2022 Conference Keynotes

“Green Gradualism and Its Discontents”

Wednesday, June 29 | 6:00-7:45 PM GMT+1 | ISCTE

Daniela Gabor, UWE Bristol

Soft climate denialism is bad for democracy. It comes in many forms. It is sometimes masked as legitimate concern with epistemic uncertainty, or justified by the allegedly regressive distributional effects of greenflation. It often points to the threat of power-grabs by elected politicians or technocratic central banks. The soothing implication is gradualism: we do not need, and perhaps should fear, radical institutional and political change. Such is, rather paradoxically, the message of green ordoliberalism. This new regime, increasingly influential in Europe, insists that governing the climate crisis is not a macroeconomic question, that climate and capitalism can be reconciled at, or close to, Schwarzenull as long as a small green state bribes (financial) capital into solving the climate crisis by derisking green investments. 

The derisking paradigm perpetuates the macrofinancial status-quo where institutional capital is abundant, backstopped by inflation-targeting central banks, and hungry for new asset classes derisked by a fiscally conservative state. But it is bad for democracy in three ways. 

Green gradualism surrenders the pace and nature of structural transformation to oligopolistic (institutional) capital, accommodating its systemic (ESG-based) greenwashing. By reducing the question of state capacity to “How can I get BlackRock/Allianz to finance my decarbonization revolution?” it reinforces a neocolonial extractivism that treats the Global South as generators of financial yield and consumers green technologies. Finally, it legitimizes the privatization of public goods, rendering new areas of social life ripe for financialization. The truly democratic alternative, however paradoxical, is a Big Green State that intervenes and directly organizes the low-carbon transition.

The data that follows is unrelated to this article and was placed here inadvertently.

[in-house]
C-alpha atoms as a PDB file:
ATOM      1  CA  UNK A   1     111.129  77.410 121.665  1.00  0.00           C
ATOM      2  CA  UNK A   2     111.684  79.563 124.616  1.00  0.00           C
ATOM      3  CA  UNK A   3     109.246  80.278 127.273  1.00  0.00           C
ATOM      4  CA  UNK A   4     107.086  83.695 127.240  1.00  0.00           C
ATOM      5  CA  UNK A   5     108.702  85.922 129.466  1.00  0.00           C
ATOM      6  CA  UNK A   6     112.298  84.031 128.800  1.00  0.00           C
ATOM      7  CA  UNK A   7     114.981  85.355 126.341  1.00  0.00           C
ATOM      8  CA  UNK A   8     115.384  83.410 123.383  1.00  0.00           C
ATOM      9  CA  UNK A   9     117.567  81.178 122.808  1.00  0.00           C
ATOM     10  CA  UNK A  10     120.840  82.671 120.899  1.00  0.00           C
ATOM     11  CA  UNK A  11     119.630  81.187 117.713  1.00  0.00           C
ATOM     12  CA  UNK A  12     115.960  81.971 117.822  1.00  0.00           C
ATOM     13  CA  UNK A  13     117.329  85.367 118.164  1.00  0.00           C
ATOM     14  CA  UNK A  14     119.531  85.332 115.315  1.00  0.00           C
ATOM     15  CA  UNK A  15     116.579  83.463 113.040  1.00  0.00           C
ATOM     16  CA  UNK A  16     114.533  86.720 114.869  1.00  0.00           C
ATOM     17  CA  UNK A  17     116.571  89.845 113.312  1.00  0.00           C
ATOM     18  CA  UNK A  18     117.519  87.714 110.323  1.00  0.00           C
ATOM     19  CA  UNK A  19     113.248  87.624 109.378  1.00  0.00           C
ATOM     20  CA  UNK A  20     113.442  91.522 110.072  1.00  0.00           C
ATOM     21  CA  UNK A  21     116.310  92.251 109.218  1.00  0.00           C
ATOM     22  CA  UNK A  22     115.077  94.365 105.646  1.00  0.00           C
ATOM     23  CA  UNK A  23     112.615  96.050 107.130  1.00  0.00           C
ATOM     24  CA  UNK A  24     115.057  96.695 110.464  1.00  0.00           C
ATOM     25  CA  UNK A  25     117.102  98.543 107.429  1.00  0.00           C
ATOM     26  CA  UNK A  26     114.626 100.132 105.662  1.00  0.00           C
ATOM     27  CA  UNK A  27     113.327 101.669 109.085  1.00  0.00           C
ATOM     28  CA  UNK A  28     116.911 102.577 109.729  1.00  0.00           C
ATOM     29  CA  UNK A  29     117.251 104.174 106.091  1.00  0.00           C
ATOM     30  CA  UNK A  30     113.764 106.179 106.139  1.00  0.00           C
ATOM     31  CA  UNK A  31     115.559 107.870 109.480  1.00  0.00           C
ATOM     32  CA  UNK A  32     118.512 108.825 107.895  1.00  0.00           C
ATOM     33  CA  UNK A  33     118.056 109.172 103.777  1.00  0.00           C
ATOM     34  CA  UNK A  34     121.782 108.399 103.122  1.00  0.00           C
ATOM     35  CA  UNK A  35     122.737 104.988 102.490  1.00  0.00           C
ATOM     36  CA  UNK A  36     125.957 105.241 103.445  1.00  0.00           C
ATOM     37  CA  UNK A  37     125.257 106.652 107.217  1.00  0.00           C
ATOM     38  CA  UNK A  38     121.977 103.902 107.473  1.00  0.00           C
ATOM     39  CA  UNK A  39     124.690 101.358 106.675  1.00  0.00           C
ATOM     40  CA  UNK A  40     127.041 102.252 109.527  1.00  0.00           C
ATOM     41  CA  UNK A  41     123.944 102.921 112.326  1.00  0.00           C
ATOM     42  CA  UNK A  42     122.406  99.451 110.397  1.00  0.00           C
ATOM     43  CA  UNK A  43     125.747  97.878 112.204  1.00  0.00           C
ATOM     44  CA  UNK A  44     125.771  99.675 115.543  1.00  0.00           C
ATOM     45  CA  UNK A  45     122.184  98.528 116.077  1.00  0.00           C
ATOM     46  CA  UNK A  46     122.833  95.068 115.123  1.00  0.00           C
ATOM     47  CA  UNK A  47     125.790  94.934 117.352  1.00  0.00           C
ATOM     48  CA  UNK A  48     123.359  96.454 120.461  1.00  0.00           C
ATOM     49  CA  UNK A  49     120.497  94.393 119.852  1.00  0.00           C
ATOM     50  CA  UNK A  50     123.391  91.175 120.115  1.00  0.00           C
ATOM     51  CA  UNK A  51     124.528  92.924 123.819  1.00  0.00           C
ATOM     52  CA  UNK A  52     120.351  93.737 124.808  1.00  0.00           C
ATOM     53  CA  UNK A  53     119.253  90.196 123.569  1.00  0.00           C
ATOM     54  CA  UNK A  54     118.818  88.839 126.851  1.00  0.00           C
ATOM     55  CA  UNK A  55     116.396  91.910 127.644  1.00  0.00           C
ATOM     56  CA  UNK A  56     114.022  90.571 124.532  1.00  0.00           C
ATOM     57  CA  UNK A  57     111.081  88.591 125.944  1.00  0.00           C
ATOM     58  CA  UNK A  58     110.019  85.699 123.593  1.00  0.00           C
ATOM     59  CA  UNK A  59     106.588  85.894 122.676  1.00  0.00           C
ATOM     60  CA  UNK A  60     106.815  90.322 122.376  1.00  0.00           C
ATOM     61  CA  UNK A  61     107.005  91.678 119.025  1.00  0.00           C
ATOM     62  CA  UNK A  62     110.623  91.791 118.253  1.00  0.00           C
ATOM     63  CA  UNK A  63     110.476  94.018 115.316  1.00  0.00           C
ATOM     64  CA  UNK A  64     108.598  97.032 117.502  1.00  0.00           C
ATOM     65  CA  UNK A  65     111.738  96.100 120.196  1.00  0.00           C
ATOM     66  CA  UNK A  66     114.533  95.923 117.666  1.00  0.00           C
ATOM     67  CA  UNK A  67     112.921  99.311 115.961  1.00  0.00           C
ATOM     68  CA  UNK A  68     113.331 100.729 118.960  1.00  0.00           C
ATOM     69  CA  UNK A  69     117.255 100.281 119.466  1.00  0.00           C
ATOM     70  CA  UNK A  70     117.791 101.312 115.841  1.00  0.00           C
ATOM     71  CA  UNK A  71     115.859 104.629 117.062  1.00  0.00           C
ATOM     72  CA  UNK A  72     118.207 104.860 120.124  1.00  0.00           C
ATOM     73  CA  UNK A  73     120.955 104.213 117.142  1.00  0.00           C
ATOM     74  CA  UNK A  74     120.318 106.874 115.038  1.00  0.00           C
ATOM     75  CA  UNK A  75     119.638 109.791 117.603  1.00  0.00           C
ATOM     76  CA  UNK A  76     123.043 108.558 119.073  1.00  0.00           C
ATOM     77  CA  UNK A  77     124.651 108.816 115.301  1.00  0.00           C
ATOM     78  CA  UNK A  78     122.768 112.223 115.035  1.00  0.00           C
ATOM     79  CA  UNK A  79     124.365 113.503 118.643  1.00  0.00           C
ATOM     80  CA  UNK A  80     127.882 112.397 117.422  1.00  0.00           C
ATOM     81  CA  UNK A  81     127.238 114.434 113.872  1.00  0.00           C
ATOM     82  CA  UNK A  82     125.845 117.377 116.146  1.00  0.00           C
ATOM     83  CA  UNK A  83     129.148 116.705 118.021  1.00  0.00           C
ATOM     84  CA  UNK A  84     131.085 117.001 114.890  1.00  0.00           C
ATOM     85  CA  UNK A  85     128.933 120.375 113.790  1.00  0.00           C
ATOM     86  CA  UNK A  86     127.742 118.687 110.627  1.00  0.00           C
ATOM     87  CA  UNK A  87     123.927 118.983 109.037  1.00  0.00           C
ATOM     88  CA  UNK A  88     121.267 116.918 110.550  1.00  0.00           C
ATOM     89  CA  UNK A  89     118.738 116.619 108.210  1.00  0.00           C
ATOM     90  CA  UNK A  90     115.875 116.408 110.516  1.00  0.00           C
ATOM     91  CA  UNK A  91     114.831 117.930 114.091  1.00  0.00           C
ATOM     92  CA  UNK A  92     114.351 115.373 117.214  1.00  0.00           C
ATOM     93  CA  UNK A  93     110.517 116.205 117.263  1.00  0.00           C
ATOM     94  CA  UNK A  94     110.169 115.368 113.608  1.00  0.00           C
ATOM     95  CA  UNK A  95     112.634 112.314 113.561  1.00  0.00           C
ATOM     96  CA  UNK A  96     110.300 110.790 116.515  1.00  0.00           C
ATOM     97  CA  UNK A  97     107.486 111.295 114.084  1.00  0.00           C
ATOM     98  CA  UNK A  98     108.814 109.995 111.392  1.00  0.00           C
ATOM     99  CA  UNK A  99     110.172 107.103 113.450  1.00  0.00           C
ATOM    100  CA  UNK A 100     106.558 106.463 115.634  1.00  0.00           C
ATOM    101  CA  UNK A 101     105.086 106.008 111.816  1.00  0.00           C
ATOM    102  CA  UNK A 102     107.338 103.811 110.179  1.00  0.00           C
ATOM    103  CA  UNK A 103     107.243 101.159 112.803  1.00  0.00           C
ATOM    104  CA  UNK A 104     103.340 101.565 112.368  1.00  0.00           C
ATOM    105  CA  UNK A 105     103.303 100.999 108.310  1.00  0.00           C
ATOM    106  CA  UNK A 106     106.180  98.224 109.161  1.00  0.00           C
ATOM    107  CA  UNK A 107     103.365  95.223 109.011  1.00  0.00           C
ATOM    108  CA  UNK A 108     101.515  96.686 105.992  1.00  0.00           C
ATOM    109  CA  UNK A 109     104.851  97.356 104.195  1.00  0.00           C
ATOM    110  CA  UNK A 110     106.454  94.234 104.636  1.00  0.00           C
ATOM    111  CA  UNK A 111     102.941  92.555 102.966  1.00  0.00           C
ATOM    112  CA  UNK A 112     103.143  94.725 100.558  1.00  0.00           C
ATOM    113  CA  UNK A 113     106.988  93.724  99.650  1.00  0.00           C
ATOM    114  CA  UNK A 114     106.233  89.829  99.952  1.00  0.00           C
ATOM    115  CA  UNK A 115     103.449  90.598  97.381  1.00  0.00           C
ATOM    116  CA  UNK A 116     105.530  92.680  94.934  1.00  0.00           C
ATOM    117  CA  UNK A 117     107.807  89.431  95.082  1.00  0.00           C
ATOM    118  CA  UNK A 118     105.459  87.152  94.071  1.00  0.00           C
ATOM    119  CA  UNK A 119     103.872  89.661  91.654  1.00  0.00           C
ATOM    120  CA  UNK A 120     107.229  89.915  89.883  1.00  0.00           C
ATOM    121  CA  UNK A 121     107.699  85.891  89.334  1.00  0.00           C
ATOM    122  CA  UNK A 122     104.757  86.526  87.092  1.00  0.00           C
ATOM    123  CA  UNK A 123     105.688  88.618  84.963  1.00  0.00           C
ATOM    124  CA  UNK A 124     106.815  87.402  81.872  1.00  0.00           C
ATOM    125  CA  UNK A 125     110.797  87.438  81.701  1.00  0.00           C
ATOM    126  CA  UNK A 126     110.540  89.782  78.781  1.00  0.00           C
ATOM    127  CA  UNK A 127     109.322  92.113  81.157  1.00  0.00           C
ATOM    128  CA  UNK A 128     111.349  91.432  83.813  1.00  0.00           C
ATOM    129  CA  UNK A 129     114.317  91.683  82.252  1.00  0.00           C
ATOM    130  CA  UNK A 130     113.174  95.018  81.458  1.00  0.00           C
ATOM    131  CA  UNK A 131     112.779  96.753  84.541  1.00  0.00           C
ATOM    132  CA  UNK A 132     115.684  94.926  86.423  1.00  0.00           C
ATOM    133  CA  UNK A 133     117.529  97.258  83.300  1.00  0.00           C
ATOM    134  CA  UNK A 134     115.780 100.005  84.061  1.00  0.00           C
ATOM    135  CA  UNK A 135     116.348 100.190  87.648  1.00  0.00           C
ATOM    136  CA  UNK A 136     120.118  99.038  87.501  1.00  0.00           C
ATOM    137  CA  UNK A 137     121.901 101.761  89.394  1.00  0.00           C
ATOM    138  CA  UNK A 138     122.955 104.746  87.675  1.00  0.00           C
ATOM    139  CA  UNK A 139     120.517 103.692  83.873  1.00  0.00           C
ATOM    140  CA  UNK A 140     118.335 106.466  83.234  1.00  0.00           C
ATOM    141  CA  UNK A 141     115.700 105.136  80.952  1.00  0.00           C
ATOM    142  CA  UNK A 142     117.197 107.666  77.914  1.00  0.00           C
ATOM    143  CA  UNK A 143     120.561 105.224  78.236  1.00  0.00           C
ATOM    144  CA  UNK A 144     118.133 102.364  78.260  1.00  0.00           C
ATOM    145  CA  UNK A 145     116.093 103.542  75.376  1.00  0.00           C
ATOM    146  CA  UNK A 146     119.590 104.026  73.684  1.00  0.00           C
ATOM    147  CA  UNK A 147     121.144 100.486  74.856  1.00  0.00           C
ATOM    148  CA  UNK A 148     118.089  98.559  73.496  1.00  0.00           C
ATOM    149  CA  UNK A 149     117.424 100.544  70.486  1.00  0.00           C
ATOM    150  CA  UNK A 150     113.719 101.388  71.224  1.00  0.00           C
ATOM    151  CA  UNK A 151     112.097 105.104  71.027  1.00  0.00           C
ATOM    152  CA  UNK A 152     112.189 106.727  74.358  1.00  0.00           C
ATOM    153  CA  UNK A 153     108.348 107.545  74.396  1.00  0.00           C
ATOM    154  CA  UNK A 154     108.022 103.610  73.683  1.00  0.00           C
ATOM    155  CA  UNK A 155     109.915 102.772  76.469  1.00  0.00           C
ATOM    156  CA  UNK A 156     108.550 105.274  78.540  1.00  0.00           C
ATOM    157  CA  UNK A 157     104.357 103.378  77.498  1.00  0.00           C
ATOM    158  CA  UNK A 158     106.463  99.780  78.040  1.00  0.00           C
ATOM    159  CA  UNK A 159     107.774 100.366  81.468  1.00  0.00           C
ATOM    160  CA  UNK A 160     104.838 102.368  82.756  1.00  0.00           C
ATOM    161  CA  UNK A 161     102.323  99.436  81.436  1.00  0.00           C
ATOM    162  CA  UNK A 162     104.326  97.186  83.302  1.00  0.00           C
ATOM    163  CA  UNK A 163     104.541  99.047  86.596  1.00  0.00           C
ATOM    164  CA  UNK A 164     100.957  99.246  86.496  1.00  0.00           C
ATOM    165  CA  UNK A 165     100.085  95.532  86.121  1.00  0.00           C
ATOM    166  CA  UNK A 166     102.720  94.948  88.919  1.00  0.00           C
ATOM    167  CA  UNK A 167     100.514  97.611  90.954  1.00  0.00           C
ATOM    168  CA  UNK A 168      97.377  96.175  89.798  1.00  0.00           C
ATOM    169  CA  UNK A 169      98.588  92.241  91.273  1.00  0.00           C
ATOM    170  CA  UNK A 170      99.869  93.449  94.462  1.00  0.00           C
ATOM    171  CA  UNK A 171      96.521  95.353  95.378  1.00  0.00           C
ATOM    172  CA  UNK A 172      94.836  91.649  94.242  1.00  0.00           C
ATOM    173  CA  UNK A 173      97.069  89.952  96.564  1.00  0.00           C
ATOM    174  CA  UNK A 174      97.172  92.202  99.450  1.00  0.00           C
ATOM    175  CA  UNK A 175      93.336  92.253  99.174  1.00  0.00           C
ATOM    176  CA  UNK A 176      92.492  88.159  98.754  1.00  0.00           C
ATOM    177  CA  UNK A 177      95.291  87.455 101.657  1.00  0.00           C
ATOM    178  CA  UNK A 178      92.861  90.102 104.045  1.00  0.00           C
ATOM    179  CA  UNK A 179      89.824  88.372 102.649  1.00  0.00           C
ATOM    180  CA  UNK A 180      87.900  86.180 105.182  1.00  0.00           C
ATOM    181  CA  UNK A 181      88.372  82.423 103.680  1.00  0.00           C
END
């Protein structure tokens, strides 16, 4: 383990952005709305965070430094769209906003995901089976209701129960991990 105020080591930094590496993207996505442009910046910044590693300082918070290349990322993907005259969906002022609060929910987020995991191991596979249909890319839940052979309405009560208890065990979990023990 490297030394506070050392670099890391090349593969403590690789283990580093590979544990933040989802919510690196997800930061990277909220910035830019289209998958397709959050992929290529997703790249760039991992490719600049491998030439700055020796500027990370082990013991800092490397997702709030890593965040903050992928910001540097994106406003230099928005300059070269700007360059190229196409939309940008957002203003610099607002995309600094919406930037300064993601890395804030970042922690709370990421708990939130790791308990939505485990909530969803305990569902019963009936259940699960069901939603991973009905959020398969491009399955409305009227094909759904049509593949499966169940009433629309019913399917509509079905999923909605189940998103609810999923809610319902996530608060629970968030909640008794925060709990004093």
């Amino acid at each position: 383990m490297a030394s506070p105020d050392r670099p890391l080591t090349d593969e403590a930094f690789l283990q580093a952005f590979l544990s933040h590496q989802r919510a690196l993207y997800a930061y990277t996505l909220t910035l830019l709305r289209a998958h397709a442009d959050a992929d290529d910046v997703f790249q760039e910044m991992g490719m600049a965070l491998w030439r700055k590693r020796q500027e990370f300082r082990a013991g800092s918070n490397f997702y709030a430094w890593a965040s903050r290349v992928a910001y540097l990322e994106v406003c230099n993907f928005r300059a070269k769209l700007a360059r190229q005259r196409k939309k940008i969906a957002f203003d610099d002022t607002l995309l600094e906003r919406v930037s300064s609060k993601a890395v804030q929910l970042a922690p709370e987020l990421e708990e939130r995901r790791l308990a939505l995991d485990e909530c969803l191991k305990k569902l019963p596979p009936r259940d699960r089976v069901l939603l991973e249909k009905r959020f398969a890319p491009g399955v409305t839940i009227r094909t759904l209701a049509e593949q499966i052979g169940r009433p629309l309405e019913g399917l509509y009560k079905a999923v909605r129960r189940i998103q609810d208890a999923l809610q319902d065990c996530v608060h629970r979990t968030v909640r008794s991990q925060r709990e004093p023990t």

Daniela Gabor is a Professor of Economics and Macrofinance. She researches central banking, green macrofinancial regimes, and money. She is on the Editorial Board of the Review of International Political Economy, and tweets @Daniela Gabor

“Is Climate Change Good for Democracy?”

Thursday, June 30 | 6:00-7:45 PM GMT+1 | ISCTE

Mike Hulme, University of Cambridge, UK

The ambition to govern the climate is a dangerous one. Even more so when guided by a tenacious faith in the “iron hand” of scientific rationalism. When combined with climate deadline-ism (“10 more years to save the world”),  epistemic certainty and coercive moralism fuels declarations of climate emergency – as we have seen in recent years.  Even if initially benign, emergency politics opens the door to ‘strong men’ and for anti-liberalism. Rather than declaring “states of emergency” in the name of a climate crisis, the approach to taming the worst effects of climate change should be one of pragmatism, incrementalism and experimentation. This talk develops this argument, explaining what Hulme means by “science-first” and “more-than-science” approaches to responding to the various realities of climate change. There are other resources and avenues available to guide political action beyond eco-authoritarianism guided by scientific rationalism. For example, the ambiguity, complexity and partiality of religious myths, Indigenous knowledge-ways or the creative arts undermine the illusion that science will ever yield all that is necessary to know about the future to adequately guide actions in the present. Democratic political systems are better placed than authoritarian ones to navigate the indeterminacies, uncertainties and conflicting goals set in motion by a changing climate.

Mike Hulme is professor of human geography at the University of Cambridge. His work illuminates the numerous ways in which the idea of climate change is deployed in public, political, religious and scientific discourse, exploring both its historical, cultural and scientific origins and its contemporary meanings. He is the author of nine books on climate change, including, most recently, Climate Change: Key Ideas in Geography (Routledge, 2021), Contemporary Climate Change Debates (Routledge, 2020) and Why We Disagree About Climate Change(CUP, 2009). From 2000 to 2007 Hulme was the Founding Director of the Tyndall Centre for Climate Change Research.